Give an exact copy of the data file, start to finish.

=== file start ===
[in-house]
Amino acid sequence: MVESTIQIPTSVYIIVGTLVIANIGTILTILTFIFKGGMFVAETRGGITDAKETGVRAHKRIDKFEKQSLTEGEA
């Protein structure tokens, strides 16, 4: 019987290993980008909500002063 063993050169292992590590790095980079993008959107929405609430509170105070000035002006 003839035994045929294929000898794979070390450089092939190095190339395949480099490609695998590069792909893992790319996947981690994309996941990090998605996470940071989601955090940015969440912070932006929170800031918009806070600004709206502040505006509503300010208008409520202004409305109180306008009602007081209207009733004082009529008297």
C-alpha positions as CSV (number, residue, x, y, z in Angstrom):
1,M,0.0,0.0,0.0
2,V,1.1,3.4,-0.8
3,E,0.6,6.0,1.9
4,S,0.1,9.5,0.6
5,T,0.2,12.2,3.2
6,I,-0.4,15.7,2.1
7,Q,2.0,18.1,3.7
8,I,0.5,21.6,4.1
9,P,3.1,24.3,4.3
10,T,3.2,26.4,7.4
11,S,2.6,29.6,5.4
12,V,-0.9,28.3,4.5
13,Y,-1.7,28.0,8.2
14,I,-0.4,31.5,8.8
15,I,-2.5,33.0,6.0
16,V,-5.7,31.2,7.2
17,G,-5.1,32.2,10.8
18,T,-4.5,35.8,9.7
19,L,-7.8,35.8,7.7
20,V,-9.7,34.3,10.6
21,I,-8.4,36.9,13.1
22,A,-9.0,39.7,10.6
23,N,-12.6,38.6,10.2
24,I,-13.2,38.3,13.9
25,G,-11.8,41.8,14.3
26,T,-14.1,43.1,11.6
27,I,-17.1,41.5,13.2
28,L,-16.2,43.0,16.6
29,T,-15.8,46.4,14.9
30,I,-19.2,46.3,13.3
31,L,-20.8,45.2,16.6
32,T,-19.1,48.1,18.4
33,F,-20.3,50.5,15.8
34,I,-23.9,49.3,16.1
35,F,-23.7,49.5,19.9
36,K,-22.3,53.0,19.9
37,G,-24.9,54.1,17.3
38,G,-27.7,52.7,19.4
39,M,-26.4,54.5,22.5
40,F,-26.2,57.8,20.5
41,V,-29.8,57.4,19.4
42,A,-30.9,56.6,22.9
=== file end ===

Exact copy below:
[in-house]
Amino acid sequence: MVESTIQIPTSVYIIVGTLVIANIGTILTILTFIFKGGMFVAETRGGITDAKETGVRAHKRIDKFEKQSLTEGEA
């Protein structure tokens, strides 16, 4: 019987290993980008909500002063 063993050169292992590590790095980079993008959107929405609430509170105070000035002006 003839035994045929294929000898794979070390450089092939190095190339395949480099490609695998590069792909893992790319996947981690994309996941990090998605996470940071989601955090940015969440912070932006929170800031918009806070600004709206502040505006509503300010208008409520202004409305109180306008009602007081209207009733004082009529008297």
C-alpha positions as CSV (number, residue, x, y, z in Angstrom):
1,M,0.0,0.0,0.0
2,V,1.1,3.4,-0.8
3,E,0.6,6.0,1.9
4,S,0.1,9.5,0.6
5,T,0.2,12.2,3.2
6,I,-0.4,15.7,2.1
7,Q,2.0,18.1,3.7
8,I,0.5,21.6,4.1
9,P,3.1,24.3,4.3
10,T,3.2,26.4,7.4
11,S,2.6,29.6,5.4
12,V,-0.9,28.3,4.5
13,Y,-1.7,28.0,8.2
14,I,-0.4,31.5,8.8
15,I,-2.5,33.0,6.0
16,V,-5.7,31.2,7.2
17,G,-5.1,32.2,10.8
18,T,-4.5,35.8,9.7
19,L,-7.8,35.8,7.7
20,V,-9.7,34.3,10.6
21,I,-8.4,36.9,13.1
22,A,-9.0,39.7,10.6
23,N,-12.6,38.6,10.2
24,I,-13.2,38.3,13.9
25,G,-11.8,41.8,14.3
26,T,-14.1,43.1,11.6
27,I,-17.1,41.5,13.2
28,L,-16.2,43.0,16.6
29,T,-15.8,46.4,14.9
30,I,-19.2,46.3,13.3
31,L,-20.8,45.2,16.6
32,T,-19.1,48.1,18.4
33,F,-20.3,50.5,15.8
34,I,-23.9,49.3,16.1
35,F,-23.7,49.5,19.9
36,K,-22.3,53.0,19.9
37,G,-24.9,54.1,17.3
38,G,-27.7,52.7,19.4
39,M,-26.4,54.5,22.5
40,F,-26.2,57.8,20.5
41,V,-29.8,57.4,19.4
42,A,-30.9,56.6,22.9